Does Revlon Matter? An Empirical and Theoretical Study

Does Revlon Matter? An Empirical and Theoretical Study

Matthew Cain, Sean Griffith, Robert Jackson, Steven Davidoff Solomon

Series number :

Serial Number: 
466/2019

Date posted :

August 06 2019

Last revised :

February 01 2020
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Keywords

  • corporate law • 
  • M&A • 
  • enhanced scrutiny • 
  • Revlon duties • 
  • takeovers • 
  • merger litigation • 
  • Corwin • 
  • fiduciary duties • 
  • Delaware • 
  • empirical • 
  • Machine Learning • 
  • negotiation process • 
  • deal premium

We empirically examine whether and how the doctrine of enhanced judicial scrutiny that emerged
from Revlon and its progeny actually affects M&A transactions. Combining hand-coding and
machine learning techniques, we assemble data from the proxy statements of publicly announced

mergers over a fifteen year period, 2003-2017, ultimately assembling a dataset of 1,913 unique
transactions. Of these, 1,167 transactions are subject to the Revlon standard, and 553 are not.
After subjecting this sample to empirical analysis, our results show that Revlon does indeed matter
for companies incorporated in Delaware. We find that for Delaware Revlon deals are more intensely
negotiated, involve more bidders, and result in higher transaction premiums than non-Revlon deals.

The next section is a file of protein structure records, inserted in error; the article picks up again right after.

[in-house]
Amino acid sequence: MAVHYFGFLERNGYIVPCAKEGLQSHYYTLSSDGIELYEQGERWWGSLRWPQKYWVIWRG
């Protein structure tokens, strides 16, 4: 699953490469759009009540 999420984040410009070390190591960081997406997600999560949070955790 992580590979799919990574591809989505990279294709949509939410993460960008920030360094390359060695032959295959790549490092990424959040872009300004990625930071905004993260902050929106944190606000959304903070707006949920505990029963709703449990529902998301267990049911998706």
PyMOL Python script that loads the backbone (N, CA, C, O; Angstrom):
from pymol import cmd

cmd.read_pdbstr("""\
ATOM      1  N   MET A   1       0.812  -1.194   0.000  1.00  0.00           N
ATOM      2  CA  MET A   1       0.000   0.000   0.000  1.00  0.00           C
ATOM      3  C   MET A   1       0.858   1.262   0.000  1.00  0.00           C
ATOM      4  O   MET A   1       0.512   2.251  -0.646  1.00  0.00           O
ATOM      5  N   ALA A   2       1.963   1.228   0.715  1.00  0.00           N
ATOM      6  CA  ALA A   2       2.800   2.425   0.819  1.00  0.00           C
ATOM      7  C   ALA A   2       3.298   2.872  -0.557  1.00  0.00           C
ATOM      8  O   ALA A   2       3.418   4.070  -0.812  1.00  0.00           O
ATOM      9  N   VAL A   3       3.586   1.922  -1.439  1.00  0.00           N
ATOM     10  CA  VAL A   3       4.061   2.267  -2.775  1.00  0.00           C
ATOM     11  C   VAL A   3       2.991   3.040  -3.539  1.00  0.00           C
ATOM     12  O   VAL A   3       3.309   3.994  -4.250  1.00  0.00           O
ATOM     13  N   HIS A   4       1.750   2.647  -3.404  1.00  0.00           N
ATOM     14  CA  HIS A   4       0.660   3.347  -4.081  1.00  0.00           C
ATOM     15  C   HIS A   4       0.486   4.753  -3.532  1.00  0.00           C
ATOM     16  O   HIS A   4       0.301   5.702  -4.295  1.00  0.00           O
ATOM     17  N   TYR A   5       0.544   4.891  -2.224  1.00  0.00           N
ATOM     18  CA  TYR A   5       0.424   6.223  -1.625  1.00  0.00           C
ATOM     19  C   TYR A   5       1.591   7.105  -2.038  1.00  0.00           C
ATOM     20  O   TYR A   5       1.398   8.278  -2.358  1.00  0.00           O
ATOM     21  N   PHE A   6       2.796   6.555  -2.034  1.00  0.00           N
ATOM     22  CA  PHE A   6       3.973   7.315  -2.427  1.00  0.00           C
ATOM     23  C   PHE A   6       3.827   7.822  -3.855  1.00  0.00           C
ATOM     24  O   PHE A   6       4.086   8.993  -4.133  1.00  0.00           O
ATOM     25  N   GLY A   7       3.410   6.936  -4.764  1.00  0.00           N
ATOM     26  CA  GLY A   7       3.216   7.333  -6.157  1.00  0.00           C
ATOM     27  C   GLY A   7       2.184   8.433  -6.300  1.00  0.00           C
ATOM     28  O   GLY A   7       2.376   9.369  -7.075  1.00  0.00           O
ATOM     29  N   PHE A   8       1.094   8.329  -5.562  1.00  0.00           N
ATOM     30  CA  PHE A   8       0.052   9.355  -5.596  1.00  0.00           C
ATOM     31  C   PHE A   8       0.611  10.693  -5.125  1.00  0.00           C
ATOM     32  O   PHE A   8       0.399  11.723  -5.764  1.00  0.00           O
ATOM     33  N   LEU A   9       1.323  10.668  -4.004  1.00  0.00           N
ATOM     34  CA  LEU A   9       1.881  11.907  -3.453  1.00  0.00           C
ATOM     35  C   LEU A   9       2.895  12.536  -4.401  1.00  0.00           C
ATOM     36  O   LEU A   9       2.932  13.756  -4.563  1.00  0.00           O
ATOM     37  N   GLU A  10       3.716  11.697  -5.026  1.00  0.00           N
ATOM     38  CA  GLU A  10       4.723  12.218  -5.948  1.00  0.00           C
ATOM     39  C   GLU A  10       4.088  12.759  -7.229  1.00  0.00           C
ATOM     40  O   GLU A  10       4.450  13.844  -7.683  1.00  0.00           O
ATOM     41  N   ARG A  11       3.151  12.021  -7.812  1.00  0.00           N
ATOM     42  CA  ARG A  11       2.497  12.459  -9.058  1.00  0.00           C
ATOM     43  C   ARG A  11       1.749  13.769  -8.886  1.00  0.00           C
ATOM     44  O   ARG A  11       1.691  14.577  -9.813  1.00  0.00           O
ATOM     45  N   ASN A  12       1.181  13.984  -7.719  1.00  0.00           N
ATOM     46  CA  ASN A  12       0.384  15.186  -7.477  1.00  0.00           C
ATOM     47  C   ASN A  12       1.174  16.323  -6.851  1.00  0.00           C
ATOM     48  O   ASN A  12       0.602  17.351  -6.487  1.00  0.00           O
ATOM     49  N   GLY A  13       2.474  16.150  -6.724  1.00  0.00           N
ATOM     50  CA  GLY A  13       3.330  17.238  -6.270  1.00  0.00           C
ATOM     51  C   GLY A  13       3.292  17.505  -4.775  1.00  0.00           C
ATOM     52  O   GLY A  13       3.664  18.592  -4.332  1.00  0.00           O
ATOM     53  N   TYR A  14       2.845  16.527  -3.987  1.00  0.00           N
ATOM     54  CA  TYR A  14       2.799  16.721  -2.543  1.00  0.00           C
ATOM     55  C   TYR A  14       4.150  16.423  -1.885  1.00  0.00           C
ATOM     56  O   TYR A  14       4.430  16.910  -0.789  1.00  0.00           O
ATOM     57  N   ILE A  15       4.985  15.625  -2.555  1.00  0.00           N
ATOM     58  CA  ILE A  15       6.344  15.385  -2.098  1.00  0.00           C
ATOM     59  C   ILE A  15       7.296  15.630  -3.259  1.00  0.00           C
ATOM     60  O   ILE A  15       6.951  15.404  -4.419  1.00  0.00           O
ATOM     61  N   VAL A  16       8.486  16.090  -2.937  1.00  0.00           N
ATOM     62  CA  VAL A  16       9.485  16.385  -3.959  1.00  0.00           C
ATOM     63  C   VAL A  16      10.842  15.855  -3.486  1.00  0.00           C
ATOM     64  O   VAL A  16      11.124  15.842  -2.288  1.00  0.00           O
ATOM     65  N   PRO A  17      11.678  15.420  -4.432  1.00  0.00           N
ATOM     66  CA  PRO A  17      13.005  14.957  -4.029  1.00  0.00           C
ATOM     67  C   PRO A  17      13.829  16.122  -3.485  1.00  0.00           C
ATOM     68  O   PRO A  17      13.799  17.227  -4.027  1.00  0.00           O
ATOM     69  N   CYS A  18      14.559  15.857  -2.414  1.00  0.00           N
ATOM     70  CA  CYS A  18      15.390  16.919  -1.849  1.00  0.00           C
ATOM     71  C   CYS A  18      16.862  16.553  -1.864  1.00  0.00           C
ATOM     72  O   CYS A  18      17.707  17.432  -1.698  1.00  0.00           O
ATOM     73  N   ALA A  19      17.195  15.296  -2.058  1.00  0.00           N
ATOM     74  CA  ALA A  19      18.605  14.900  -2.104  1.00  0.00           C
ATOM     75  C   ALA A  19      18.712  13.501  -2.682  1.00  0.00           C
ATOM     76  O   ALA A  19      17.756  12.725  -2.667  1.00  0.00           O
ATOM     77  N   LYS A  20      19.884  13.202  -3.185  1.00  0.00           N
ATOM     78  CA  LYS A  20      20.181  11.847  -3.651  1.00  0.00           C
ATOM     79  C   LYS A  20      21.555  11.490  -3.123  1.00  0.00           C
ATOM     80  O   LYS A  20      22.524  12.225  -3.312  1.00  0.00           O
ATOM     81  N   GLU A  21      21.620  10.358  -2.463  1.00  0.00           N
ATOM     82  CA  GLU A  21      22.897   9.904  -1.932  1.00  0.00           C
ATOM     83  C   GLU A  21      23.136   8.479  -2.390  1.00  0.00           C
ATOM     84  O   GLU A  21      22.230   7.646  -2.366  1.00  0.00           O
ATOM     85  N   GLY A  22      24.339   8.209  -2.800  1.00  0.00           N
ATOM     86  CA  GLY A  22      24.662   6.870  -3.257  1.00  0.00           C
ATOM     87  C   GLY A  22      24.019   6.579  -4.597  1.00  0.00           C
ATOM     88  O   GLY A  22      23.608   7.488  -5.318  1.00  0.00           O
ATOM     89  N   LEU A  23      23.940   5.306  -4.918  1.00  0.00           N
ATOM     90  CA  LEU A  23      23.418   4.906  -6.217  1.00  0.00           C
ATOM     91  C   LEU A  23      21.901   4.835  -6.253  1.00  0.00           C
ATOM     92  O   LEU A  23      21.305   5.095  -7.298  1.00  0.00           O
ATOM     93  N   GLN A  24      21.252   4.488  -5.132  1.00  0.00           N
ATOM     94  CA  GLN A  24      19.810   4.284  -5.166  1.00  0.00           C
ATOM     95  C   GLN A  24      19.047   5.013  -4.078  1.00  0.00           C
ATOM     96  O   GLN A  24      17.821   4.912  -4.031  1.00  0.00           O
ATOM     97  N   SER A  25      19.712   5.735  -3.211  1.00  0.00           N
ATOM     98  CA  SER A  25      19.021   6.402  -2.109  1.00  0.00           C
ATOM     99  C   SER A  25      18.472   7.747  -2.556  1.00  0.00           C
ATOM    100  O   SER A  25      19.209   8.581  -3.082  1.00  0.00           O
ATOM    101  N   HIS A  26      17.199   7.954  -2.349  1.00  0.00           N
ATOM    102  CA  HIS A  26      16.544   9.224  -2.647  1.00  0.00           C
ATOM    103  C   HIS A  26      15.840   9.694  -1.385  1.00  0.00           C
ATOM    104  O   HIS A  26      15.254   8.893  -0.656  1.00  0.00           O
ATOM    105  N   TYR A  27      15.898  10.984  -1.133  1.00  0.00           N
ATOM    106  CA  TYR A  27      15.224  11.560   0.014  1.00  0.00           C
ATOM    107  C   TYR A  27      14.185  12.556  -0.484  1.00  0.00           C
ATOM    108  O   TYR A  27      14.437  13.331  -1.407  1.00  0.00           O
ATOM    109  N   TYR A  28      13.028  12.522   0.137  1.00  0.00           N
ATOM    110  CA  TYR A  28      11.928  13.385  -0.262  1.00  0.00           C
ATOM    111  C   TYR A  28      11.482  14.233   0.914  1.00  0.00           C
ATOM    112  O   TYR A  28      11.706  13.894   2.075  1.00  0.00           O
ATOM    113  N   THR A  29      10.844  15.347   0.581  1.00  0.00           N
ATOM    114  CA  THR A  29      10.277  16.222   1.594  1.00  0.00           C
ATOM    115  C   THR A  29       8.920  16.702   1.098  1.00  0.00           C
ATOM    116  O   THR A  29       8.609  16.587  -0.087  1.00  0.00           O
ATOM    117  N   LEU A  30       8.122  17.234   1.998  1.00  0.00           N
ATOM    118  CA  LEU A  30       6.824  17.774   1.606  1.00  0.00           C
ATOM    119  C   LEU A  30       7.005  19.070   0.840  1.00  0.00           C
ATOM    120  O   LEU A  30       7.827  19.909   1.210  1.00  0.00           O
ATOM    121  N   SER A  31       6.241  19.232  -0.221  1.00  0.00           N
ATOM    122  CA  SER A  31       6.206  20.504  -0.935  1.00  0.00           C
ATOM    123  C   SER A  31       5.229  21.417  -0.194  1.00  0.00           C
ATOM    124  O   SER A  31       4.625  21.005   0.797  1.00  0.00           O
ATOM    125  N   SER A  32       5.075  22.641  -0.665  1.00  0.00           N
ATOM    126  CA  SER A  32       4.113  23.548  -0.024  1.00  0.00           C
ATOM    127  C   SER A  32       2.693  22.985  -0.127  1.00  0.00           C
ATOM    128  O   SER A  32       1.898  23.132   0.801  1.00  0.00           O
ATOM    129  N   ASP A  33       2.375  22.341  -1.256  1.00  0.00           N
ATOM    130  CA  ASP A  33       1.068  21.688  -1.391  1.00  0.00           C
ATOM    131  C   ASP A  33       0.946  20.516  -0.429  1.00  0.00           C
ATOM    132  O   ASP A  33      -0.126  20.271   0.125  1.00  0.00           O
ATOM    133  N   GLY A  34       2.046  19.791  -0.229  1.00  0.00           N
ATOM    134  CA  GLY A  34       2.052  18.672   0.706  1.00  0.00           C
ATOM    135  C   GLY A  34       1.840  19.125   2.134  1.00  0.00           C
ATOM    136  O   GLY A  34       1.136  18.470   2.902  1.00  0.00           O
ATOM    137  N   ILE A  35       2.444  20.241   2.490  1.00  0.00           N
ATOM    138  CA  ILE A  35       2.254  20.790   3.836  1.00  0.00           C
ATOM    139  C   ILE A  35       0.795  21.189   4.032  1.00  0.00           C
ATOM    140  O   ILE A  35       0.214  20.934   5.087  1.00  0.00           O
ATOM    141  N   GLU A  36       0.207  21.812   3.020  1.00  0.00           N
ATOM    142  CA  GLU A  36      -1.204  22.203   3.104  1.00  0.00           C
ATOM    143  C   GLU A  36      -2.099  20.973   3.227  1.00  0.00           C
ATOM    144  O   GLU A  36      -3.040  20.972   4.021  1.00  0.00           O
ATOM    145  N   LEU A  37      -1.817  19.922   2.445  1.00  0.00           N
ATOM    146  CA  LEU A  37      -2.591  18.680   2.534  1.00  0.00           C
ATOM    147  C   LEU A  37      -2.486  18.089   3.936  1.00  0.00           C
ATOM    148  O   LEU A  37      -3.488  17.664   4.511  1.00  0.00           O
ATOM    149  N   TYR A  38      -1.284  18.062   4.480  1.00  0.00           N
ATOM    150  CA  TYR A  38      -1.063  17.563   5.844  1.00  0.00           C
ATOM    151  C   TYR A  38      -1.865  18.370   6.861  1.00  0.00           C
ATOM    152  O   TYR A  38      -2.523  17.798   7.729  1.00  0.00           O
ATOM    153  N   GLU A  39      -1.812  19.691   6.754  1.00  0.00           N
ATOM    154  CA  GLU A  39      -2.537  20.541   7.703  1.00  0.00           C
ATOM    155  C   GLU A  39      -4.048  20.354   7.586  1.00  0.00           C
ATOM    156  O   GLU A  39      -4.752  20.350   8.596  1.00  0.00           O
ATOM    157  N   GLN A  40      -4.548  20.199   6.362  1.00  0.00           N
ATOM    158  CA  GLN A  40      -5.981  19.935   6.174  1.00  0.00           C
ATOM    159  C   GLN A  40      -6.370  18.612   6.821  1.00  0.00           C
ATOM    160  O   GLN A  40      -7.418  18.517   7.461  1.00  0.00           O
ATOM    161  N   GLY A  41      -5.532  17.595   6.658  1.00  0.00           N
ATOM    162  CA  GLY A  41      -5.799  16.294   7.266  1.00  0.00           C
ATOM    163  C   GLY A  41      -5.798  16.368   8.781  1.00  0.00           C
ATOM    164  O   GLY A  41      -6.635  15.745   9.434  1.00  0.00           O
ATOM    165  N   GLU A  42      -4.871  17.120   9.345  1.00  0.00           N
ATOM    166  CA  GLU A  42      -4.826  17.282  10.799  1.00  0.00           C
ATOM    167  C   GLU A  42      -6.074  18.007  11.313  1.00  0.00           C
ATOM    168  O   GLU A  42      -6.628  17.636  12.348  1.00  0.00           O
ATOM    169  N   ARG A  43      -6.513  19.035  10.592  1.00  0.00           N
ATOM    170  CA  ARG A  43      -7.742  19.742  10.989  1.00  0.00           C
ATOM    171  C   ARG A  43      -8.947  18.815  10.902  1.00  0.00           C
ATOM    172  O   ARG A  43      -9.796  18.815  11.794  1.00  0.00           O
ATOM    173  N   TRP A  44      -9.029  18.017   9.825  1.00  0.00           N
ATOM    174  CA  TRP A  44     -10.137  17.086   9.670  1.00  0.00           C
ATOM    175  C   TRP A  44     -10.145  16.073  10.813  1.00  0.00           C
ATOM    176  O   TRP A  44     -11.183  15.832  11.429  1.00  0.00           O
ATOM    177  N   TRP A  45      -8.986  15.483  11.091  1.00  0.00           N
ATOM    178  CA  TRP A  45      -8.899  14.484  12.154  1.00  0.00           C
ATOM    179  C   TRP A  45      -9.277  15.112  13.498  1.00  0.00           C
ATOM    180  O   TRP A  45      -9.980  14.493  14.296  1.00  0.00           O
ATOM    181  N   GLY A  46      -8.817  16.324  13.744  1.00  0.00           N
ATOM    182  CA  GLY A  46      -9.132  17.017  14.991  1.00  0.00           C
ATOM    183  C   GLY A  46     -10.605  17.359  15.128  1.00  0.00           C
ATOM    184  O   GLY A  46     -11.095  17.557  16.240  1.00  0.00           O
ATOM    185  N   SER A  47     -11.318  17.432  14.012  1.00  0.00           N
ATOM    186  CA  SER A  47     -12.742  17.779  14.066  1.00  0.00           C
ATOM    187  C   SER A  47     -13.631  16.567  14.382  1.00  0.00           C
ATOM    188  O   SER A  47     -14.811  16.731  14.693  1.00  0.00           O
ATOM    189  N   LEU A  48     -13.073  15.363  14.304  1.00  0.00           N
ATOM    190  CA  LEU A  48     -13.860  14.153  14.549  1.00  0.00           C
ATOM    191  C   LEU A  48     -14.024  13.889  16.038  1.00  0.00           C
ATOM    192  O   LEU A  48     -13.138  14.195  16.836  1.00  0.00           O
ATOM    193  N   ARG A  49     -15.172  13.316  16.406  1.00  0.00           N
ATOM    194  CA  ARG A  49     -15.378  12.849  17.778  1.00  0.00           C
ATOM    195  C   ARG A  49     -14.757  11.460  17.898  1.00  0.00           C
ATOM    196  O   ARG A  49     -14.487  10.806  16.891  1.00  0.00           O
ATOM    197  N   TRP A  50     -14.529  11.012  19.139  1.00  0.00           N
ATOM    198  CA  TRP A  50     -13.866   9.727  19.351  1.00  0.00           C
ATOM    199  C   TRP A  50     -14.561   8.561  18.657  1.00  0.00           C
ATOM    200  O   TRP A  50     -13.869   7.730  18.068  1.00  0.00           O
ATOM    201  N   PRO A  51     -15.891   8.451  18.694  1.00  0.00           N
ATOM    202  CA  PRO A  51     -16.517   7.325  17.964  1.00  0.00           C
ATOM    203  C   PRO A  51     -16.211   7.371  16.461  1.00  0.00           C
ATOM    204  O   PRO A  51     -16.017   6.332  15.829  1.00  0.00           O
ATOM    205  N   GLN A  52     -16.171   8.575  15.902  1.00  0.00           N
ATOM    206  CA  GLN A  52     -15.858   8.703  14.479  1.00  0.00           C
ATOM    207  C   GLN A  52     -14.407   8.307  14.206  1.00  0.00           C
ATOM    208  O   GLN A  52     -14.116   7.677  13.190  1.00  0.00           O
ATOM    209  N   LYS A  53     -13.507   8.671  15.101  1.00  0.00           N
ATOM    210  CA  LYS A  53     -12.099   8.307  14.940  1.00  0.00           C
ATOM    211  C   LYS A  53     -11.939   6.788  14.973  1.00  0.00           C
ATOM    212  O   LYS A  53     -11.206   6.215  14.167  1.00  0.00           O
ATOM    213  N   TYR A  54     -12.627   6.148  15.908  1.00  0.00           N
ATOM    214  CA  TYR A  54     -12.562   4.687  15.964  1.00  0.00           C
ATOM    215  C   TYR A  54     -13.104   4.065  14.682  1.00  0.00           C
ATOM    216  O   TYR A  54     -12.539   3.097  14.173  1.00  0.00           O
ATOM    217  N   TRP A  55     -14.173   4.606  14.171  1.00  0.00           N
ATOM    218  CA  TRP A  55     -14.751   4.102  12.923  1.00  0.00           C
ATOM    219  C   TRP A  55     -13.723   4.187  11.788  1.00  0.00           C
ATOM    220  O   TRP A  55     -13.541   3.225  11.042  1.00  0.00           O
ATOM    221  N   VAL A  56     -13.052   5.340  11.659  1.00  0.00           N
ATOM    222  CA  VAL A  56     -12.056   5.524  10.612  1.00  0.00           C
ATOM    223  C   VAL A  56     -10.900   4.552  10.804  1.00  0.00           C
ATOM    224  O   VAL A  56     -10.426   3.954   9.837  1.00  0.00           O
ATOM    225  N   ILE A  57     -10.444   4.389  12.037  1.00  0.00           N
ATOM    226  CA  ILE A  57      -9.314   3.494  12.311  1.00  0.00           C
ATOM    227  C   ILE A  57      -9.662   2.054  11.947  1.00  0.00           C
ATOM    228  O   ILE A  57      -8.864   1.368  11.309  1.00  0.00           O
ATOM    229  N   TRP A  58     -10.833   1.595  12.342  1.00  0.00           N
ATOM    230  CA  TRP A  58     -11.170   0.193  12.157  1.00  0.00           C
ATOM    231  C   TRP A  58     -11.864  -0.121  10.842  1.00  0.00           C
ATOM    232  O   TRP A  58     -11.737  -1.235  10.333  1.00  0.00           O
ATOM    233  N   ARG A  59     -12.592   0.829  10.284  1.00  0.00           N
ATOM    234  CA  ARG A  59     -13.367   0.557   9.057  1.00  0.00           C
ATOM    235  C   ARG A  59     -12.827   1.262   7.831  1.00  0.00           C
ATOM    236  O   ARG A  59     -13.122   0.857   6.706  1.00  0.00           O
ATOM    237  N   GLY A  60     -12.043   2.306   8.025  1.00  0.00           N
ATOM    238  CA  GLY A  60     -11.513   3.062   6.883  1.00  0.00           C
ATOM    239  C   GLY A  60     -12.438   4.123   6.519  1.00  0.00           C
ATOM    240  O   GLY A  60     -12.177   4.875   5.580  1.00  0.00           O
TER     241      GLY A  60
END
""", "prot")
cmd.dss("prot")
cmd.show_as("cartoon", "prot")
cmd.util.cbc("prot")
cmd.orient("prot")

However, these results do not hold for target companies incorporated in other jurisdictions that have
adopted the Revlon doctrine.
Our results shed light on the implications of the current state of uncertainty surrounding Revlon and
provide some direction for courts going forward. We theorize that Revlon is a monitoring standard,
the effectiveness of which depends upon the judiciary’s credible commitment to intervene in biased
transactions. The precise contours of the doctrine are unimportant provided the judiciary retains
a substantive avenue for intervention. Recent Delaware decisions in C&J and Corwin have been
criticized for overly restricting Revlon, but we suggest that such concerns are overstated so long
as Delaware judges continue to monitor the substance of transactions. Thus, in applying these
decisions Delaware judges should focus not on procedural aspects but the substantive component
of transactions which Revlon initially sought to regulate.

Authors

Real name:
Matthew Cain